Together we can do more. Let’s put the option for enhanced readability into the hands of those who seek knowledge, learn in school, track trends, and enjoy reading.
Add readability Features to your application. Start with giving your users control over base font, text size, character and line spacing, and character width expansion.
We invite researchers to study Readability Features individually and in combination. Readers have shown their greatest gains with a combination of Readability Features. Readability Features are valuable for all readers; study children and adults, good and struggling readers. There are insights to be gained in for Human Factors work, and in leveraging technology for Education.
Please join us in asking your favorite content providers for Readability Features.
Readability Matters advocates for the separation of content from text format. However, Readability Matters sees possibilities for preserving engaging design elements while still supporting the user’s best reading experience.
Allowing a reader to designate a preferred format that includes a larger text size or additional character spacing would seem to include the requirement that the user takes over page control, and text is a single column of characters without the accustomed design elements of text and media. The page design can be preserved while allowing the reader to make use of their best reading format.
Consider the following mock-up of an electronic reading design UI, proposed to several tech partners in 2017. In this model the user’s profile takes control of text format for significant quantities of text, reflowing it within a text container, with the page layout and design remaining in place.
© Copyright 2019 Readability Matters. The information contained herein is subject to change without notice. Readability Matters shall not be liable for technical or editorial errors or omissions contained herein.
1 Erdmann, R. L., & Neal, A. S. (1968). Word legibility as a function of letter legibility, with word size, word familiarity, and resolution as parameters. Journal of Applied Psychology, 52(5), 403-409. http://dx.doi.org/10.1037/h0026189.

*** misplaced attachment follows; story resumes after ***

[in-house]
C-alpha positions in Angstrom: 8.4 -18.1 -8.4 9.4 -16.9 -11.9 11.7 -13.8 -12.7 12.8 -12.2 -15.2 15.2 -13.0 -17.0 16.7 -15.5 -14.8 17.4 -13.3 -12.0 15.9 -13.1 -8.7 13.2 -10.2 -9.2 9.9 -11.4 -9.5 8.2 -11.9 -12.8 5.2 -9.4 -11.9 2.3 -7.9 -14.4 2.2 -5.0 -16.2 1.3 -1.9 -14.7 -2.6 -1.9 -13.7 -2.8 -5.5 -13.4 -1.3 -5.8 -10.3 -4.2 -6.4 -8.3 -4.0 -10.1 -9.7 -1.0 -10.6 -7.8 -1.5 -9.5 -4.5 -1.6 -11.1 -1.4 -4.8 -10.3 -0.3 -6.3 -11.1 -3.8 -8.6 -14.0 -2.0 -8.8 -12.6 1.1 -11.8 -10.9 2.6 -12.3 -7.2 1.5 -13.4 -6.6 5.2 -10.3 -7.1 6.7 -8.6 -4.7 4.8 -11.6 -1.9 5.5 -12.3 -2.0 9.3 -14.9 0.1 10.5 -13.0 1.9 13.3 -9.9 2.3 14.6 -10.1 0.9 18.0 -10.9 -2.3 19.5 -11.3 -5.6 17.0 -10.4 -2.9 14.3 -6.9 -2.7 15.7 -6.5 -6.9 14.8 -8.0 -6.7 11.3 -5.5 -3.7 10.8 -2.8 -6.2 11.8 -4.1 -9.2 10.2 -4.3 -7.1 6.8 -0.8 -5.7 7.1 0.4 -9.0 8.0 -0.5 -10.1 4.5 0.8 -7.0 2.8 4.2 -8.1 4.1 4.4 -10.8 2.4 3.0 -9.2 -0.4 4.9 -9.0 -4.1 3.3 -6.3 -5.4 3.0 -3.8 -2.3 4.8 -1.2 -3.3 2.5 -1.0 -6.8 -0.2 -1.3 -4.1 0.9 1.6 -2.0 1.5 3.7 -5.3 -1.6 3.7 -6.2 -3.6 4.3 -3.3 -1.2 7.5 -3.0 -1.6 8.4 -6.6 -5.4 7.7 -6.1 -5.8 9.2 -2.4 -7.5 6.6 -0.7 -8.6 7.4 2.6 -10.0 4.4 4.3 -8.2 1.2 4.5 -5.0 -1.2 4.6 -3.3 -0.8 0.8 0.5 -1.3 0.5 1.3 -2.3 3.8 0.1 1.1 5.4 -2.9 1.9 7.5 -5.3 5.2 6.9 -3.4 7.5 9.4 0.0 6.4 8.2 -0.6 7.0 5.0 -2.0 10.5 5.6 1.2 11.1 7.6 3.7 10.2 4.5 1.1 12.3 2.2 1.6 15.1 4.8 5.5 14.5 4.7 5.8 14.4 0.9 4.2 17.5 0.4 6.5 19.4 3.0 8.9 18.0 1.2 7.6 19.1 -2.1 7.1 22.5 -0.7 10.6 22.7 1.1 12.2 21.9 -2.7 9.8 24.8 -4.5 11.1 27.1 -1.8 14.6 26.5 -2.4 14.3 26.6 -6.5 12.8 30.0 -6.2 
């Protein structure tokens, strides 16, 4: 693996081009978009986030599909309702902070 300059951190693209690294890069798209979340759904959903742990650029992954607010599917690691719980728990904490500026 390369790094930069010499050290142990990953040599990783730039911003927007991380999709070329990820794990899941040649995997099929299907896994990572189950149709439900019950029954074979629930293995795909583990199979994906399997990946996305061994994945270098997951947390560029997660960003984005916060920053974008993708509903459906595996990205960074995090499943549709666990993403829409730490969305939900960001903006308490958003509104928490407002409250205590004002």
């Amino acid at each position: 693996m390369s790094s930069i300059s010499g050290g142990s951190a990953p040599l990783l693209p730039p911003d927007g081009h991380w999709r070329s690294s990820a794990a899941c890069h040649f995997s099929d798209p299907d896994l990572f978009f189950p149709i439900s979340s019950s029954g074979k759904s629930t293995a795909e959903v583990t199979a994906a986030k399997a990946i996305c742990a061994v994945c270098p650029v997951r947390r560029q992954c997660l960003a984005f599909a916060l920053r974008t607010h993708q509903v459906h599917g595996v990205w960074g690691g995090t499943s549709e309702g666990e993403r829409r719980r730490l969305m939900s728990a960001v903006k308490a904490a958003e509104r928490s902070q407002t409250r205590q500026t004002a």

2 Legge G. E. & Bigelow C. A. (2011). Does print size matter for reading? A review of findings from vision science and typography. Journal of Vision. 11(5). 8. doi:10.1167/11.5.8.
3 Yu, Deyue Yu, Cheung, Sing-Hang, Legge, Gordon E. & Chung, Susana T. L. (2007). Effect of letter spacing on visual span and reading speed. Journal of Vision February 2007, Vol.7, 2. doi:10.1167/7.2.2.
4 Fluency is defined as the ability to read with speed, accuracy, and proper expression. In order to understand what they read, both children must be able to read fluently whether they are reading aloud or silently. When reading aloud, fluent readers read in phrases and add intonation appropriately. (ReadingRocket.com) A fluency test measures number of words correct per minute (WCPM) read.
5 https://www.readingrockets.org/article/understanding-and-assessing-fluency, retrieved 1 May 2019.
6 Lynn S. Fuchs, Douglas Fuchs, Michelle K. Hosp & Joseph R. Jenkins (2001) Oral Reading Fluency as an Indicator of Reading Competence: A Theoretical, Empirical, and Historical Analysis, Scientific Studies of Reading, 5:3, 239-256, DOI: 10.1207/S1532799XSSR0503_3.
7 Basaranm Mustafa (2013) Reading Fluency as an Indicator of Reading Comprehension DOI: 10.12738/estp.2013.4.1922.
8 Hudson, Roxanne F, Lane, Holly B & Pullen, Paige C (2005) Reading fluency assessment and instruction: What, why and how?, The Reading Teacher, Vol. 58, No. 8, 702-712.
9 Dick, Wayne E. (2012) Element Level Accommodation. Text Customization for Readability: Online Symposium. 19 Nov. 2012. Web. 15 July 2013, https://www.w3.org/WAI/RD/2012/text-customization/p10, retrieved on 01 May 2019.
10 Kathy Crowley & Marjorie Jordan (2019) Proof of Concept Results – Readability Matters. https://readabilitymatters.org/articles/proof-of-concept-results, retrieved 01 May 2019.
11 Information is subject to change.
12 OpenType font variations, Microsoft.com (2016) https://docs.microsoft.com/en-us/typography/opentype/font-variations, retrieved 01 May 2019.
13 Google, Apple, Adobe, And Microsoft are Quietly Developing a New Type of Font, Fast Company (2016) https://www.fastcompany.com/3064032/google-apple-and-microsoft-are-quietly-developing-a-new-type-of-font, retrieved 01 May 2019.
14 Brown, Tim. Variable fonts, a new kind of font for flexible design, Adobe Typekit Blog (2016) https://blog.typekit.com/2016/09/14/variable-fonts-a-new-kind-of-font-for-flexible-design/, retrieved 01 May 2019.